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Posted by: fenton1015153 -
Mar. 03, 2015 3:33 PM ET USA
I totally agree with your article. There is much to learn about what is really happening in Ukraine. Unfortunately, we cannot trust our news outlets in this country nor our government or biased citizens to speak the truth. Lies have become common in the world thanks to politics. The focus of our priests and Bishops must be on moral and spiritual warfare. Their effectiveness in this can only be decreased by entering the political world of lies.
Posted by: cchapman3385 -
Mar. 03, 2015 11:39 AM ET USA
Dear Jeff, I am sorry, but you are way off on this one! You are the one making this into an abstraction and ignoring the clear reality that Russia is invading a sovereign country! A good Ukrainian friend of mine is hardly as detached as you are in this matter. The first and second commenters are dead on. Unfortunately in this case - you are usually more on target -you are the one doing the arm-chair quarterbacking and it sounds condescending and cruel given the circumstances on the ground.
Posted by: Gregory108 -
Feb. 28, 2015 6:31 PM ET USA
Sviatoslav speaks primarily as a Ukrainian, who feels that his people deserve to have their own nation and deserve self-determination rather than subjugation. Ukraine’s not a "region of Russia" that’s recently decided they wish to be free, but a nation of people at least as old as those around Moscow, that became Russia. To suggest that Ukraine would do better under the Russian boot, where they lived through the Communist Era, is absolutely ridiculous! It is worse than that, in fact! To suggest that his flock, our brother and sister Catholics, would be well-served as part of Russia, so “the truth of the situation is unknown to us, so we can’t take sides” is total lunacy, please excuse me! One can see what the Russians did to the Catholic Church in Crimea when they took over. We may not know every detail of the situation, but certainly both the Ukrainian Orthodox and the Ukrainian Catholic primates taking the same side against Putin’s invasion should give us a clue. The thousands of unneeded Ukrainian dead, who’d be alive if Putin had not invaded, should be another clue! And the lies from Putin as his troops invaded Ukraine should be yet another! And don’t look now, but the recent killing of Putin’s adversary in Russia may demonstrate that you can put a cross on a chain around your neck, but you can’t take the KGB out of the heart!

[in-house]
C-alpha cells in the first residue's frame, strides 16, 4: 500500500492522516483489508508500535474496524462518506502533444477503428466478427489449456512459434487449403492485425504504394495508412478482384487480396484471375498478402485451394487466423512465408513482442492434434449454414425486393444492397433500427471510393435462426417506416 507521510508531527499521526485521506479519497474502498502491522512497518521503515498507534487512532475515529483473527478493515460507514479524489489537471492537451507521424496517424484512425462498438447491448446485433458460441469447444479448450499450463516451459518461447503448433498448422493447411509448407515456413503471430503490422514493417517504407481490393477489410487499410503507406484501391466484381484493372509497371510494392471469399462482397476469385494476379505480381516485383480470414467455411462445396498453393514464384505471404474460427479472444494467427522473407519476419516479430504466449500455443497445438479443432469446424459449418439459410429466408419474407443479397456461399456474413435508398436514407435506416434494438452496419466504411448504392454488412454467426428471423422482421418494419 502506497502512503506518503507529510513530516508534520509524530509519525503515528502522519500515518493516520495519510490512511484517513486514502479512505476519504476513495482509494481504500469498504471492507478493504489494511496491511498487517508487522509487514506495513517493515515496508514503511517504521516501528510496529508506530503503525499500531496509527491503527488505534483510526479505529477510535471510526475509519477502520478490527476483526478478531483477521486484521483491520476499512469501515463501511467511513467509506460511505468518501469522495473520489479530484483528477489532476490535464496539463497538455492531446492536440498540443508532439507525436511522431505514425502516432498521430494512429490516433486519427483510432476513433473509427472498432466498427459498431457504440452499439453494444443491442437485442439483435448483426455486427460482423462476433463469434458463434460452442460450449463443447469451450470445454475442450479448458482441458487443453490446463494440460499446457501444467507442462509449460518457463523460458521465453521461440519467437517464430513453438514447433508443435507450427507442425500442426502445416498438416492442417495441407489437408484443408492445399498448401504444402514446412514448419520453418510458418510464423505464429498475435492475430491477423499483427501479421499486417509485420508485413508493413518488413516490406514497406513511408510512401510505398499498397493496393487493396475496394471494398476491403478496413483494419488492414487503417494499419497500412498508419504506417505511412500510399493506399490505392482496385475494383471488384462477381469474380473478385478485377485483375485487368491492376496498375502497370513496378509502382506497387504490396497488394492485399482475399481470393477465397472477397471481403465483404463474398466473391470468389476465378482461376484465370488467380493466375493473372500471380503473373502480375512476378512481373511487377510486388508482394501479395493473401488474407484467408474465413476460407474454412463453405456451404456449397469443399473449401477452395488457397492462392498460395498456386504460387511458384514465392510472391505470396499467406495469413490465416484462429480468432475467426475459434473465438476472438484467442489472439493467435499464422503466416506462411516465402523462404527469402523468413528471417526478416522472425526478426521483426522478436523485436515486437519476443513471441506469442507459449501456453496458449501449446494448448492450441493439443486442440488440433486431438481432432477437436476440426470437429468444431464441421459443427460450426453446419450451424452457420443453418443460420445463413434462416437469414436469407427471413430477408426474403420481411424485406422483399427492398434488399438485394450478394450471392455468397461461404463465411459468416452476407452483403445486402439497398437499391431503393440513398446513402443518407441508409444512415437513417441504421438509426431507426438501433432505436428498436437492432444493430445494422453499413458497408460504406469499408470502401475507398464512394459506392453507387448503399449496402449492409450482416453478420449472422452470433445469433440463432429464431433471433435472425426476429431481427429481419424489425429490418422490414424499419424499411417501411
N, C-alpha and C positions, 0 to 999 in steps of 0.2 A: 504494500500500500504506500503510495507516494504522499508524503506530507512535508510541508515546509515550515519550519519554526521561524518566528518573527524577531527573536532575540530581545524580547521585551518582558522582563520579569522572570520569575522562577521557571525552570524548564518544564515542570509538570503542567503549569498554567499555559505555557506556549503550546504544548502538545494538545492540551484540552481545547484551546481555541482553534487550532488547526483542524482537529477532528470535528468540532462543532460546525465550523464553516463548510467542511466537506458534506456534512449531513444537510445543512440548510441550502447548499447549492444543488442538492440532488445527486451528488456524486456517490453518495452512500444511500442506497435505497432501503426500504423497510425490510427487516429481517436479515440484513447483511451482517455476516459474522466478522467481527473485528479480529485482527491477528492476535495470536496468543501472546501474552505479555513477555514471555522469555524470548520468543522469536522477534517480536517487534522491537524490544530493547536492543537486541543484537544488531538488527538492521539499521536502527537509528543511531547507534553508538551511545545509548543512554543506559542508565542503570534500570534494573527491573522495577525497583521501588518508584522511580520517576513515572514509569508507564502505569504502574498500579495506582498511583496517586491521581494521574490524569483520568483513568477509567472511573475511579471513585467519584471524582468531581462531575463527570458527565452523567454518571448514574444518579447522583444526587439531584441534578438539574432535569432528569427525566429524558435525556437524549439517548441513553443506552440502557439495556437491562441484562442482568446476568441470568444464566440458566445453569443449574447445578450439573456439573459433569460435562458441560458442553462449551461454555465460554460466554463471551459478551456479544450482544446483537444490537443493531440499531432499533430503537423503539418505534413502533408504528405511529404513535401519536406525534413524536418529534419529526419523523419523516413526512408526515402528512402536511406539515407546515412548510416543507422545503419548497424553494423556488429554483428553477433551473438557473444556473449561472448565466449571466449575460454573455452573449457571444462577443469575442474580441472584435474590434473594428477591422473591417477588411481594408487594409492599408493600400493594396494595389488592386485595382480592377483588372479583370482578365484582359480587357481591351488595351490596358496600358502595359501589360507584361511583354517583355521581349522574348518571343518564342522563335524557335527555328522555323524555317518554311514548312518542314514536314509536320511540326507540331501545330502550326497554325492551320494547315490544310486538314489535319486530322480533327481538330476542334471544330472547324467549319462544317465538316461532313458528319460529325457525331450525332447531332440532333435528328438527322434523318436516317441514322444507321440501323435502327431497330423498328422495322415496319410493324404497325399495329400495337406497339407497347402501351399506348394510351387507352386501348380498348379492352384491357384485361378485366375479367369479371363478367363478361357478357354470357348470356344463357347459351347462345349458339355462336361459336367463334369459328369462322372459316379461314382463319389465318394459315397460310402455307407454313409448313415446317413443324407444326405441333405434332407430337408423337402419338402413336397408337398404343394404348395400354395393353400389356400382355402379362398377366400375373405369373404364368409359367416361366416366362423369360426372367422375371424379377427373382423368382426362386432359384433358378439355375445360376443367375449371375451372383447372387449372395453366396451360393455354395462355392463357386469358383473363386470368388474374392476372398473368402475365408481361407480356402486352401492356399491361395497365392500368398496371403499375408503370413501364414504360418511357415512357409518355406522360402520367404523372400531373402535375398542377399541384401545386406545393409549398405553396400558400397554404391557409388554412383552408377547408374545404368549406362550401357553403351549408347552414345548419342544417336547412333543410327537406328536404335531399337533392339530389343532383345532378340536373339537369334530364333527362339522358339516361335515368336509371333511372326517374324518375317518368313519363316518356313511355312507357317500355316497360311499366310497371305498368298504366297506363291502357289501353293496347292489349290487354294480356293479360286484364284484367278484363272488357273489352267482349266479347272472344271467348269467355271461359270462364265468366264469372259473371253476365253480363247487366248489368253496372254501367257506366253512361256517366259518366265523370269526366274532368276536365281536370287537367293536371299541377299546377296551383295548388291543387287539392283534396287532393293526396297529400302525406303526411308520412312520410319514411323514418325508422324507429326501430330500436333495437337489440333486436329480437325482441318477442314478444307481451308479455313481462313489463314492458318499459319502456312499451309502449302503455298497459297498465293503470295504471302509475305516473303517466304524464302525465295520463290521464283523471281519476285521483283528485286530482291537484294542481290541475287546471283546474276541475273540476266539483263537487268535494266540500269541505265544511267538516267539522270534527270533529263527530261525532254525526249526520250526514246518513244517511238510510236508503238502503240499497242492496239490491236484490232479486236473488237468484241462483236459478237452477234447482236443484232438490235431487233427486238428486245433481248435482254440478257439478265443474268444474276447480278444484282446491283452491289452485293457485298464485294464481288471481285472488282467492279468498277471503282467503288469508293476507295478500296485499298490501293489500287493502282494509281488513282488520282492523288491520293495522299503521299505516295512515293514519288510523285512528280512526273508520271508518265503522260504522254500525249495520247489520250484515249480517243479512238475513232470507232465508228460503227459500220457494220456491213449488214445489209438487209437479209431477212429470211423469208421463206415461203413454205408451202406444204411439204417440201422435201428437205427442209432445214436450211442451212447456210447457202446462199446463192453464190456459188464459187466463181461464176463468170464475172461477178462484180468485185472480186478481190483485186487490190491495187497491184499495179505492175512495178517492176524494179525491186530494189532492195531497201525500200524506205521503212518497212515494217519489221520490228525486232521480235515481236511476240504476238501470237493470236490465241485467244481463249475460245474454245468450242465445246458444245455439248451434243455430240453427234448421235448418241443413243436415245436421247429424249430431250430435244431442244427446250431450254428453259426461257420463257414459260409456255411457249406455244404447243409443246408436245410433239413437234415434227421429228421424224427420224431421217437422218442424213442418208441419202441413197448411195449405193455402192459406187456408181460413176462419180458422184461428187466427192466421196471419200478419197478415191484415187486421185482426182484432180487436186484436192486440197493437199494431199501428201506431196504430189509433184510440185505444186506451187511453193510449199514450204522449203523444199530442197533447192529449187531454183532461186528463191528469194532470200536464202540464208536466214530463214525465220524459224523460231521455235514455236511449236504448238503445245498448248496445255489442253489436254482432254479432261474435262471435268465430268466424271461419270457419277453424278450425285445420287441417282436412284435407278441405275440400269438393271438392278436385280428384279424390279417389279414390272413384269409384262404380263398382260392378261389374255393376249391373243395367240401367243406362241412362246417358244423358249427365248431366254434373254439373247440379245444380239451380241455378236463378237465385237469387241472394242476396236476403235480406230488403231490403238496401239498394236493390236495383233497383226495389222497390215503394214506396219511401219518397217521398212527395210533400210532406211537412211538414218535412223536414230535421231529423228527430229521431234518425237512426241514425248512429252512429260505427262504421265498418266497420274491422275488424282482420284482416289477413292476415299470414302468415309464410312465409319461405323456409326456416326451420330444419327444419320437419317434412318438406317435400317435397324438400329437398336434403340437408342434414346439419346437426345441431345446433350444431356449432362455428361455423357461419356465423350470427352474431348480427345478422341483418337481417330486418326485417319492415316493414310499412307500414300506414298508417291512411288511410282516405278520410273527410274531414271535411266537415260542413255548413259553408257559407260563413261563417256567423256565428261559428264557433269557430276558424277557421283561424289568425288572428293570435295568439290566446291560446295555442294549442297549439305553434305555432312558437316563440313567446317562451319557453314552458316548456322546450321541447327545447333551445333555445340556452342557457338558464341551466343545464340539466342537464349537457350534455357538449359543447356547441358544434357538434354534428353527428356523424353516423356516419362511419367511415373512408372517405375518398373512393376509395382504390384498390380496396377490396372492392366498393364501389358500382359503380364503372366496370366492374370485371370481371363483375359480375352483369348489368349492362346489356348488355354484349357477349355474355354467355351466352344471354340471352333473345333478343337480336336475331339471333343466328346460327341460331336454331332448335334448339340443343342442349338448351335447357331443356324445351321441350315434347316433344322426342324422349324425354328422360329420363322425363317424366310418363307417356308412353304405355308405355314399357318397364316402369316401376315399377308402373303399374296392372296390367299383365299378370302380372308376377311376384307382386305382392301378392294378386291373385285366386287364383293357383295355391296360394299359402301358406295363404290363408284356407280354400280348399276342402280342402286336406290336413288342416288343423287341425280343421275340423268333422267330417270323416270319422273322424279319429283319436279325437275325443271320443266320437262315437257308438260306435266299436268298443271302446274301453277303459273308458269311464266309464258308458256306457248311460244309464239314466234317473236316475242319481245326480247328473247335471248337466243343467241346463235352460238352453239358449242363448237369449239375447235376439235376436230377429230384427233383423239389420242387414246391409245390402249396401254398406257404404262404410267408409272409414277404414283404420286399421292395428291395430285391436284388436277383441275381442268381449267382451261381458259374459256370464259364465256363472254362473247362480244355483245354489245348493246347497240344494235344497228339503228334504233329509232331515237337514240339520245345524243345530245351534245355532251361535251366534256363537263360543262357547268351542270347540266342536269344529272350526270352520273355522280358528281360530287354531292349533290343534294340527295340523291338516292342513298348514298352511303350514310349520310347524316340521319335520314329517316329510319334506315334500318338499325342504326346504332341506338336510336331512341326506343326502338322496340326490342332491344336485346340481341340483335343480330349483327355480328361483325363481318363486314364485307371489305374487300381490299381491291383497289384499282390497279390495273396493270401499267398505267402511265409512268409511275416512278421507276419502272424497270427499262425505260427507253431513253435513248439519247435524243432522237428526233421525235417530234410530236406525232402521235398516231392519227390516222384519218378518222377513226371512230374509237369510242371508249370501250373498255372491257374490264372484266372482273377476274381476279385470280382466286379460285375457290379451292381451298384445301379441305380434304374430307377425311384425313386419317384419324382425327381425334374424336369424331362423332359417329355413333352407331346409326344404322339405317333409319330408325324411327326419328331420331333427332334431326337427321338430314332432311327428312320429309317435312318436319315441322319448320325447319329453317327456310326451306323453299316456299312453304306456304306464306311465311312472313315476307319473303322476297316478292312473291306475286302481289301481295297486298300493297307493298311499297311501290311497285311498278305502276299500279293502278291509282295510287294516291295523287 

Posted by: -
Feb. 28, 2015 3:09 PM ET USA
Having known people in my past life who fled the Ukraine at the end of WWII when the Iron Curtain was falling and also a person I met here in AZ convinces me that we in the West need to come to the defense of these dear people who have suffered for 80 + years. Not only did people there starve to death while the produce of their country was taken but the church was also persecuted.
Posted by: Bernadette -
Feb. 28, 2015 2:41 PM ET USA
Good one, Jeff. I, too, get "nervous" when bishops are too involved in politics. It's sort of like the illegal problem at the Mexican-Arizona border. All three of our bishops weigh in with one accord on what should be done, advocating political solutions when my belief is that they should be leading the laity in the corporal and spiritual works of mercy.